Tag Archives: Ole Olsen

“SWEET LIKE THIS”: The SCANDINAVIAN RHYTHM BOYS “KEEP HOT”

At the end  of last year, a wonderful CD arrived in the mail — by one of my favorite [not sufficiently well-known] small bands, the SCANDINAVIAN RHYTHM BOYS, a fertile crescent of hot jazz supervised beautifully by banjoist / singer Michael Boving.

Here are some necessary details:

CD-sweet-3a

and the front:

SCANDINAVIAN RHYTHM BOYSand the liner notes by Twenties jazz authority Matt Chauvin:

Notes for SWEET LIKE THIS SRB

The SRB has (or have) been making music since 1997, and we are all the richer for their devotion to the art.

They do not seek to reproduce precisely hallowed recordings.  Rather, they take memorable melodies and great spirit and make them their own.  And they are wise as well as swinging: songs are presented with their verses, and at tempos that feel just right.  They respect the music, but their playing isn’t pedantic; rather, one can feel an impudent playfulness bubbling up from beneath.

Some readers might wonder whether the SRB are a quartet trying to sound like a full ensemble.  Heavens, no: a deep listening session with this disc might make you wonder why other bands need those additional musicians, the overall music and musicality is so satisfying.  And the instrument-doubling comes off beautifully, giving the disc (and the band) an ever-changing variety.  In the age of extended performance, others might wonder why the SRB performances are uncharacteristically brief.  The answer is also brief: they can do more in three minutes than some bands can do all week.

Consider, for a moment, WANG WANG BLUES — which runs just over three minutes.  A brief tour, if you will allow me. The sprightly performance starts with the verse, agile clarinet taking the lead over trumpet commentary and stringed rhythm.  Then, some neat riffing by the horns.  When the band shifts into the chorus, the clarinet is still in the lead, with trumpet echoing the melody, the banjo and string bass making themselves heard and felt.  This section (the first third of the performance) is a sweet throwback to the hot dance records of the Twenties and early Thirties: let the dancers hear the melody, neatly harmonized or in unison, to dance to.  No violent improvisations, no hot polyphony.  Not yet.  At this point, many bands would launch into solos or into ensemble jamming.  But the SRB has other things, very happy ones, in mind. The instruments stop, and the four musicians sing the chorus a cappella, Michael leading them, then repeat it, adding rhythm.  It’s utterly charming, and makes me think happily of a vaudeville act where the musicians did everything to entertain.  Vocal interlude over, the horns set a Basie-out-of-Louis harmony riff behind an arco bass statement of the melody (with nice intonation) backed by banjo.  (Incidentally, Michael is a very subtle banjo artist, a model for those who choose that instrument.)  The final forty-five seconds of this performance offer a gentle mix of polyphony, trumpet in the lead, with a few passages where the horns take the famous melody lines together.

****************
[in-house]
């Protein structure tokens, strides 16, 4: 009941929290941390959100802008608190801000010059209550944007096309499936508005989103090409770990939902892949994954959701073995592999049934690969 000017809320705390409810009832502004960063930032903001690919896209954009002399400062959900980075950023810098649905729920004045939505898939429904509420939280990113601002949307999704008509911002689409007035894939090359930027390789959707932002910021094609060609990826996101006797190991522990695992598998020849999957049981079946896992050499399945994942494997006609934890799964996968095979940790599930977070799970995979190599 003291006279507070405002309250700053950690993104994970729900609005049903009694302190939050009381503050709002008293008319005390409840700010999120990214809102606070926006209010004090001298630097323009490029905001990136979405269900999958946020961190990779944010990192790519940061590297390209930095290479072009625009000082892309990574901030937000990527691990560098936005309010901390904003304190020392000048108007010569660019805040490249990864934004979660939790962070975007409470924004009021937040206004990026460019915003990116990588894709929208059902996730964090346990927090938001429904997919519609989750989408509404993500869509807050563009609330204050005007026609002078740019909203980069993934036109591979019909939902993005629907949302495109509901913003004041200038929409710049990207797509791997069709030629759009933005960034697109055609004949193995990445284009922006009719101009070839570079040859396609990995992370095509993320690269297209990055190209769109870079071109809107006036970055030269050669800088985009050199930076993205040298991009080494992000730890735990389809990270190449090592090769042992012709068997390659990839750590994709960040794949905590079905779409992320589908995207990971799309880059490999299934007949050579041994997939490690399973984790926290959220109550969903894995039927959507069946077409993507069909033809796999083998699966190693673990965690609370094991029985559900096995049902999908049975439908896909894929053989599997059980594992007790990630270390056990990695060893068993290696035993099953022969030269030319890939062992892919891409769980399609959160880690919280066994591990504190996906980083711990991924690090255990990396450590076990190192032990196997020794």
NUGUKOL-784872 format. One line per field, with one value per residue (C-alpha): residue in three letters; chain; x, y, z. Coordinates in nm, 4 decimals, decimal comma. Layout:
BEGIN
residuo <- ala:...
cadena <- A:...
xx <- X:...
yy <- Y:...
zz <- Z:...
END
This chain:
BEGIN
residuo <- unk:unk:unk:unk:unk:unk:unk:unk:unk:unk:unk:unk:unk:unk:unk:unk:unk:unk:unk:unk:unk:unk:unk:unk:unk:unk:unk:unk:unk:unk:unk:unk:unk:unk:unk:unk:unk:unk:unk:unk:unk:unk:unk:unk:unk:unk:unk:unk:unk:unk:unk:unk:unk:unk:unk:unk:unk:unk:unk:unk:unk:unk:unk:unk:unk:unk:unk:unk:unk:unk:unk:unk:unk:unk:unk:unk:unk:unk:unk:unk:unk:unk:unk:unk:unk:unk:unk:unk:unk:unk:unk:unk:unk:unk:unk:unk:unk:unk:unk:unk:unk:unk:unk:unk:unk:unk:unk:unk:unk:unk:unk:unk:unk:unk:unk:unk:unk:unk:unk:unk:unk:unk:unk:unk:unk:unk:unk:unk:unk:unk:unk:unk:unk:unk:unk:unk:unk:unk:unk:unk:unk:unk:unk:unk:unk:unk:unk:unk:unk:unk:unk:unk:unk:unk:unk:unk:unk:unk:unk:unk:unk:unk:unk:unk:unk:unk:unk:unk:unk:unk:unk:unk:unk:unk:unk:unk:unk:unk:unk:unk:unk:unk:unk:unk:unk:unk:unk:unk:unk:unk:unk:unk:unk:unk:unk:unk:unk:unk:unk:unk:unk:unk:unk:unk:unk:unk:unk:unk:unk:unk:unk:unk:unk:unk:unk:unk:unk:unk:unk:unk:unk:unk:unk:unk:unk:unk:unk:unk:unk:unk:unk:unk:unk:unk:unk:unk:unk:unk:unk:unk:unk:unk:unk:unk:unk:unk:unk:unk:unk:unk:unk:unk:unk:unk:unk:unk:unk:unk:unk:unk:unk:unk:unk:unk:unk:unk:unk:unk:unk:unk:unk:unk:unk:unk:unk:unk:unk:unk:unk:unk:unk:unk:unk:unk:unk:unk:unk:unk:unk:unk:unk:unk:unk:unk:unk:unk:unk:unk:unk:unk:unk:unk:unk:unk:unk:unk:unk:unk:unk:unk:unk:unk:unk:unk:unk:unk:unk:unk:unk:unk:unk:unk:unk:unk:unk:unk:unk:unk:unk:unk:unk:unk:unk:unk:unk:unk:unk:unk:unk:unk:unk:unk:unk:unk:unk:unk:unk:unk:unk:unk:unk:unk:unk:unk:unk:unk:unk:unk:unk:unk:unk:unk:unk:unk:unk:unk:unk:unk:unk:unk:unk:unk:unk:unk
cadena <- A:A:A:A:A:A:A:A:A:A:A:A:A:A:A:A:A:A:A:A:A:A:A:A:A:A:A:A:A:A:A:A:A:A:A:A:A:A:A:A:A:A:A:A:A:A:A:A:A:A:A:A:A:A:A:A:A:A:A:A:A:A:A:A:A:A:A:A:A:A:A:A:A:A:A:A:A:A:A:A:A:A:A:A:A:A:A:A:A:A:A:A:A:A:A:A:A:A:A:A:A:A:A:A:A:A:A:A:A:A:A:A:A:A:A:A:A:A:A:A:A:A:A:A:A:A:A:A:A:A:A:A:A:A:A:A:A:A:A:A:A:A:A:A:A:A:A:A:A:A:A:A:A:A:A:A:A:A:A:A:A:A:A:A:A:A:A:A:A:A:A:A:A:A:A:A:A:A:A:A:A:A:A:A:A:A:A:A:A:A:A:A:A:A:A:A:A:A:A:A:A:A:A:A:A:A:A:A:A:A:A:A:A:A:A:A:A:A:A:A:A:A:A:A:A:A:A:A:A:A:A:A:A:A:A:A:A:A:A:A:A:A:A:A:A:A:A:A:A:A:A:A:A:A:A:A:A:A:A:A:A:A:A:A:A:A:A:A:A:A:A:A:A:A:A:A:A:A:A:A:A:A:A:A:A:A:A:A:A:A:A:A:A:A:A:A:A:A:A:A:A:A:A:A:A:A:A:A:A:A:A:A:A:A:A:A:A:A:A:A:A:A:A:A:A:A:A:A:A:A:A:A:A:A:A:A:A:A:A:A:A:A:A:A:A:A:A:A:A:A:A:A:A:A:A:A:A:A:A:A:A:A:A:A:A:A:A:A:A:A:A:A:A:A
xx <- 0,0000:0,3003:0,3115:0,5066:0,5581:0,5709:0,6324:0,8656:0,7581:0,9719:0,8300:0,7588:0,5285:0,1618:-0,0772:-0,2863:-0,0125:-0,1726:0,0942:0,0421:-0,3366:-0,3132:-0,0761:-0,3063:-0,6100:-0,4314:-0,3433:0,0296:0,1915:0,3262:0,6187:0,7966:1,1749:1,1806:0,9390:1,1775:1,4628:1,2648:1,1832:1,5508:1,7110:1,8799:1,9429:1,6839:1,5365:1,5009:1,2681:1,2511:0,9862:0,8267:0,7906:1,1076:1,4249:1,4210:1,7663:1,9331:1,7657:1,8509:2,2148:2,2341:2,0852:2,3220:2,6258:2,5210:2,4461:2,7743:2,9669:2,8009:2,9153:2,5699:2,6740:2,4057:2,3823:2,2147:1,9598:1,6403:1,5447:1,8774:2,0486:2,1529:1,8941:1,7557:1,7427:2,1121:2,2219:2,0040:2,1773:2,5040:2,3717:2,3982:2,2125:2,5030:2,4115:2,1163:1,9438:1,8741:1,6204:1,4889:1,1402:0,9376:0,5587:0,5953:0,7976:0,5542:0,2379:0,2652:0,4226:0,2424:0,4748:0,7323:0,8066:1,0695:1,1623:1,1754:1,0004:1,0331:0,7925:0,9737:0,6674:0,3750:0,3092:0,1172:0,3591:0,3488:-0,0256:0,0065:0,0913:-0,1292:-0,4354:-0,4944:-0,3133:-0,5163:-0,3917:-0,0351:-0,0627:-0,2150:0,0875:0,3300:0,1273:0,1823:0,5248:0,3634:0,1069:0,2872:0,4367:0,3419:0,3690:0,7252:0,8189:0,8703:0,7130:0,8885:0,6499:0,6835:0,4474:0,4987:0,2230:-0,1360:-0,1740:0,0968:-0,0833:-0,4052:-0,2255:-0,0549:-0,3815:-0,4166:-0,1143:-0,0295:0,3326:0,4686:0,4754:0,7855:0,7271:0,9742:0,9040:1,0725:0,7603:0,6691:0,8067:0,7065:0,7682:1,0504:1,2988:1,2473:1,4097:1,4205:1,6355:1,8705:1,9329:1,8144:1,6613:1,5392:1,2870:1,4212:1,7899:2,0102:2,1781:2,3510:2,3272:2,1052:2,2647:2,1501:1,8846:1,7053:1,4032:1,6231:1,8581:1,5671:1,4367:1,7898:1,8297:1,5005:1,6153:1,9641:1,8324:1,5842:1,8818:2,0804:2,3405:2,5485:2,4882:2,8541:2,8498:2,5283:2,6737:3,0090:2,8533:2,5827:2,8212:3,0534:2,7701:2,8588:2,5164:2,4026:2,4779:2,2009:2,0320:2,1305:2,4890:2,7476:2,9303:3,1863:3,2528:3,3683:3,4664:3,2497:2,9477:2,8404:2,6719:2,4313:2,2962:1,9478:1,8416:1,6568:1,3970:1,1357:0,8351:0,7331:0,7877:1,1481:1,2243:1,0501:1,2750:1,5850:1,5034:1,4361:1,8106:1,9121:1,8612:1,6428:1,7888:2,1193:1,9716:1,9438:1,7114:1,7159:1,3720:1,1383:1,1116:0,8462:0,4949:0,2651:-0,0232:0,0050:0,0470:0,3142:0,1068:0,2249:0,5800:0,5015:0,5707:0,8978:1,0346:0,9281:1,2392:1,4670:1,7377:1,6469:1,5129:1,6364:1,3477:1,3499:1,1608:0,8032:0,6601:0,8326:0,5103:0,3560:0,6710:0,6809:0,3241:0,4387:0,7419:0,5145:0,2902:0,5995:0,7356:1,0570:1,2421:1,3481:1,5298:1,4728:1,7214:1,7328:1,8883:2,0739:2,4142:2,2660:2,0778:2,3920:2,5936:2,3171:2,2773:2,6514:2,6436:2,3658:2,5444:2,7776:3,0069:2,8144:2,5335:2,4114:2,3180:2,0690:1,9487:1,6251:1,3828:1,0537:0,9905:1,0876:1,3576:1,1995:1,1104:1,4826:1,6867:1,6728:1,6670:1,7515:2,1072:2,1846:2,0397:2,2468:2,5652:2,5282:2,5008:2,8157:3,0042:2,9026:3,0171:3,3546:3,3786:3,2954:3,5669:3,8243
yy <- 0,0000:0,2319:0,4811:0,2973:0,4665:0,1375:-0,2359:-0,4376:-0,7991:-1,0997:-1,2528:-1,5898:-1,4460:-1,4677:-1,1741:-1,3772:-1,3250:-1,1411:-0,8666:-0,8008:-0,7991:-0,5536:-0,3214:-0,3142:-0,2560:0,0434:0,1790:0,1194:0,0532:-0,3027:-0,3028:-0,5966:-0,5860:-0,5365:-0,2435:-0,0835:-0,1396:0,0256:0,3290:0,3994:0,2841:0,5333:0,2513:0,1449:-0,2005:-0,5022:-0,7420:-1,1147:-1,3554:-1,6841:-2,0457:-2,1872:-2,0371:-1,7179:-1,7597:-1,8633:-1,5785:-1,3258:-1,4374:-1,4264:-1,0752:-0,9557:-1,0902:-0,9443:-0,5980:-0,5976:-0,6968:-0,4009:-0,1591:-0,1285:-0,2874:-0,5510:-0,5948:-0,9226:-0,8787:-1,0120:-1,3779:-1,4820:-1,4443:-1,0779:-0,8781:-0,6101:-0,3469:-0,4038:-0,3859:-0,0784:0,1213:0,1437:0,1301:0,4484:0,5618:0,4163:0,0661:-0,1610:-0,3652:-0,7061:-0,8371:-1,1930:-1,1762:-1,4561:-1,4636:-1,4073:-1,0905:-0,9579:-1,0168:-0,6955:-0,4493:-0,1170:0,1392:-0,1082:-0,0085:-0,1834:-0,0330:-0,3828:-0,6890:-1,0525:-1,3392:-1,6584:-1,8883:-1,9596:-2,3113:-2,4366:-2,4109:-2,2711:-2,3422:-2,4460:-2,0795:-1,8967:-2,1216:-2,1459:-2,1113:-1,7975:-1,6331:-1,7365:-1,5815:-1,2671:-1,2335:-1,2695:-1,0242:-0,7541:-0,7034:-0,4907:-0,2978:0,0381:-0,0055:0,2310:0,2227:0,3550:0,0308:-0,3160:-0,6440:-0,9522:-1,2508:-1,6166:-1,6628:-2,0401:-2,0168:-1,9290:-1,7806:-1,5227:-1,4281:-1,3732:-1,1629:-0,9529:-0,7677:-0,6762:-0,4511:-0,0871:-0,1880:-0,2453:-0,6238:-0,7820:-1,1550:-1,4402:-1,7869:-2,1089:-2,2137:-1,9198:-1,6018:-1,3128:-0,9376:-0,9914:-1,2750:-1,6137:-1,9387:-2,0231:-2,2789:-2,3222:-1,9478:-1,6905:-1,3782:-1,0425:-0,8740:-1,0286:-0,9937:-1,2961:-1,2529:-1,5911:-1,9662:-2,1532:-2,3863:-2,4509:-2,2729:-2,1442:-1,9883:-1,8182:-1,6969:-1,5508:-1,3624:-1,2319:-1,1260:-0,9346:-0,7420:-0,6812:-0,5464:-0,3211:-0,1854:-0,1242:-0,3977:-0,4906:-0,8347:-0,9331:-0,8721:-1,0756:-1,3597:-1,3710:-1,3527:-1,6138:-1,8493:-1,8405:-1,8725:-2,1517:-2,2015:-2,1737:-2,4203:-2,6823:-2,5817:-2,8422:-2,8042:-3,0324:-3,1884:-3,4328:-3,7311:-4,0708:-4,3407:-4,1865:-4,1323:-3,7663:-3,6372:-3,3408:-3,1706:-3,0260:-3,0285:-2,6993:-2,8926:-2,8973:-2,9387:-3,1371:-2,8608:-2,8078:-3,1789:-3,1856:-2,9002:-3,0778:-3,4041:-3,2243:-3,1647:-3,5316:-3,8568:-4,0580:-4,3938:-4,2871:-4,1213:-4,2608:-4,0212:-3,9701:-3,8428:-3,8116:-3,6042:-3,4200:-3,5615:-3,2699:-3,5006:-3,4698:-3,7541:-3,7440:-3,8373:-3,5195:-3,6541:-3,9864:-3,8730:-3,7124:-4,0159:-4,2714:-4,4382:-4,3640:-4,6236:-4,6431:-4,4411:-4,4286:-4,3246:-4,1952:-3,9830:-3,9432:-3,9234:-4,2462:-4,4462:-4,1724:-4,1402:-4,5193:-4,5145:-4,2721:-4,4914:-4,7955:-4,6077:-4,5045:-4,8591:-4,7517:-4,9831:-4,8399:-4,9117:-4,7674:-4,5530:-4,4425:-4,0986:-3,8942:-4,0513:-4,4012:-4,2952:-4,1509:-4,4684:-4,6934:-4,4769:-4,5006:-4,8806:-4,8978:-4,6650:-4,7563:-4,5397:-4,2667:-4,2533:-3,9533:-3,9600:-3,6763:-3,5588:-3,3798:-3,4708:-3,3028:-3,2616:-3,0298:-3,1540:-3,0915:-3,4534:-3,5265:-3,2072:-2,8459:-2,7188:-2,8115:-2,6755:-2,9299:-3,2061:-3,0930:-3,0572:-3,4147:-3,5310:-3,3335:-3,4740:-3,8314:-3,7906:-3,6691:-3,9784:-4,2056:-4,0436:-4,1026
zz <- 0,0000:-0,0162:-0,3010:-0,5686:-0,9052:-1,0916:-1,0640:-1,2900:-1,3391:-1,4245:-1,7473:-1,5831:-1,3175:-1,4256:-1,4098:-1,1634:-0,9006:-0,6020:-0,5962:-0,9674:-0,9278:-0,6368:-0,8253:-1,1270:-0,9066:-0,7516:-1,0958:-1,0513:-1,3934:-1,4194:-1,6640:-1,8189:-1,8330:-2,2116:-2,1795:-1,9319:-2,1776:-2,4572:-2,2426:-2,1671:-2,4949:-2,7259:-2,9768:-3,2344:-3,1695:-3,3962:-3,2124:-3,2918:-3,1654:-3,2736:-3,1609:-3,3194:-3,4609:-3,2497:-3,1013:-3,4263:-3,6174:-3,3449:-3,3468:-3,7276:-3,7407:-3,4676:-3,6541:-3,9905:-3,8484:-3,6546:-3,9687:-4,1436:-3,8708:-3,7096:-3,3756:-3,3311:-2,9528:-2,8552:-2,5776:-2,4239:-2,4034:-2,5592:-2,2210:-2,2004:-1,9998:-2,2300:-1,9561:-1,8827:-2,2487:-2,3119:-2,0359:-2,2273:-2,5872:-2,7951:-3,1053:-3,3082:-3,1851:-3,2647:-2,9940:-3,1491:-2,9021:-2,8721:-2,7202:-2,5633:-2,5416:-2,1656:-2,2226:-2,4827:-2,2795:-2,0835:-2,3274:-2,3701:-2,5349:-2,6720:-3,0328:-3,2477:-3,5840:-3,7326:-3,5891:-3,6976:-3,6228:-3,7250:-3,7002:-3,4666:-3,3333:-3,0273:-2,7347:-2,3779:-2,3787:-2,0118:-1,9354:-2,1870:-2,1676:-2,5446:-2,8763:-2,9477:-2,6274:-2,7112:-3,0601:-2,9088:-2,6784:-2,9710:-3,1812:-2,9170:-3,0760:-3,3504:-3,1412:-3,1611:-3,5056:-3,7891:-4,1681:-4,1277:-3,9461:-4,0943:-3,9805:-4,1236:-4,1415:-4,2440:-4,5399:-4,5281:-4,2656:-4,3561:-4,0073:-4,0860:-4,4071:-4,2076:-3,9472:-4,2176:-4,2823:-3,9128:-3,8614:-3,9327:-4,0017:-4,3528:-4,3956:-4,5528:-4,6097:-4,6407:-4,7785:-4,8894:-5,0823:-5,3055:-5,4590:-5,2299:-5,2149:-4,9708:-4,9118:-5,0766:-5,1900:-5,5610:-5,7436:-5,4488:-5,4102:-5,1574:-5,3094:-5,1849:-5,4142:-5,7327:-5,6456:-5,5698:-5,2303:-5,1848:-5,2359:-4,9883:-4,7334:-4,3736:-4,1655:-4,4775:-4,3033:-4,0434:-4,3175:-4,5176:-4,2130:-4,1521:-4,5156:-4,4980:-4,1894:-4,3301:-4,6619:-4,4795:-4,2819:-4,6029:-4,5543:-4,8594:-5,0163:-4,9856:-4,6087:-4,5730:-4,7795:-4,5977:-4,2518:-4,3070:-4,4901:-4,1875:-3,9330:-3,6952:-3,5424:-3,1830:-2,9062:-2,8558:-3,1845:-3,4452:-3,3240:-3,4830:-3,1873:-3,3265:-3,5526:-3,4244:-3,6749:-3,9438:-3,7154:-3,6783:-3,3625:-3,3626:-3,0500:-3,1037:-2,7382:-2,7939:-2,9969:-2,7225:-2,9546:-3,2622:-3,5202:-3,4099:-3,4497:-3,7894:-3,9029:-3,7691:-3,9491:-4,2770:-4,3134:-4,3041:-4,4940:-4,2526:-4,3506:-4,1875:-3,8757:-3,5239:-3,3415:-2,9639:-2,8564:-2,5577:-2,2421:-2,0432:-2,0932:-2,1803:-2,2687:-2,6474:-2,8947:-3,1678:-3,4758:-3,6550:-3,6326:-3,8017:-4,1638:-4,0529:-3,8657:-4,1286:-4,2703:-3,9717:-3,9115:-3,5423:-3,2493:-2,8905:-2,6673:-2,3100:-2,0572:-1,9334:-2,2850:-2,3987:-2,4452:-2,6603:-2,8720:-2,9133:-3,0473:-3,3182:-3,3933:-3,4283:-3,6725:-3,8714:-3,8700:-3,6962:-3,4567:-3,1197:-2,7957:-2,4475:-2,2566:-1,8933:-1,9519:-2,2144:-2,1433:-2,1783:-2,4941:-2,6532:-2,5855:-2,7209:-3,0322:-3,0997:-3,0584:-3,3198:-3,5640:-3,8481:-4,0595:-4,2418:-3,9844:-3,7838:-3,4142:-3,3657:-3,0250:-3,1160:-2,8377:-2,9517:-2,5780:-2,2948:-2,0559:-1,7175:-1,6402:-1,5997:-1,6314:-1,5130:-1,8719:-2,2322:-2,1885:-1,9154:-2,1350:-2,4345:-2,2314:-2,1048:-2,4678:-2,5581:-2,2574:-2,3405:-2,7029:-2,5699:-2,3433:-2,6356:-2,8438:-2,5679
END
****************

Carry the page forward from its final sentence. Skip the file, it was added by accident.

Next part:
When I first heard this performance, I got stuck on it — and it wasn’t a defect in the disc.  I played it five or six times in a row, delighting in its fresh generosity. And its honesty: it continues to feel authentic to me, deep music made by people who have chosen it as their vocation.

Hear for yourself!  Click the top-right speaker icon hereI rest my case.

The SRB is busy making “old” music fresh, lively, and new.  I salute them.  To purchase the CD, please email Michael Bøving at srbjazz@srbjazz.com — or, if you feel like a chat, his phone is 0045 31230292.

And “Keep hot” is how Michael signs his letters and emails.  A good spiritual philosophy.

May your happiness increase! 

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NEW FACES, NEW BABY: THE SCANDINAVIAN RHYTHM BOYS TAKE TO THE WATER

The little band known as the Scandinavian Rhythm Boys has long been one of my favorite hot ensembles.  They have a new front line, with trumpeter Leif Blunck and Hans Jorgen Hansen on bass sax, clarinet and soprano.  Michael Boeving remains on banjo and expressive vocals and Ole Olsen on the string bass.  The video was recorded July 12 on a Copenhagen harbor cruise (as part of the 2012 Copenhagen Jazz Festival) by an Italian fan, Alessandro, whom we all thank!  For more about the SRB, visit here.

And the New Baby remains the same, joyously:

May your happiness increase.

“ISTEN VELED, KEDVES BARÁTUNK!” or “GOODBYE, DEAR FRIEND”: FOR JOE MURANYI

Michael Cogswell of the Louis Armstrong House Museum has just told us that the memorial service for Joe Muranyi will take place on Tuesday, May 29, 2012, from 7-10 PM.  It will be held at St. Peter’s Church, 619 Lexington Avenue at 54th Street, in New York City.  I will provide more details when I know them.

I will have just come back from the Sacramento Music Festival, but I am sure that some JAZZ LIVES readers will be at the memorial service — to honor Joe, to hear good music, and to enjoy his presence through anecdotes and more.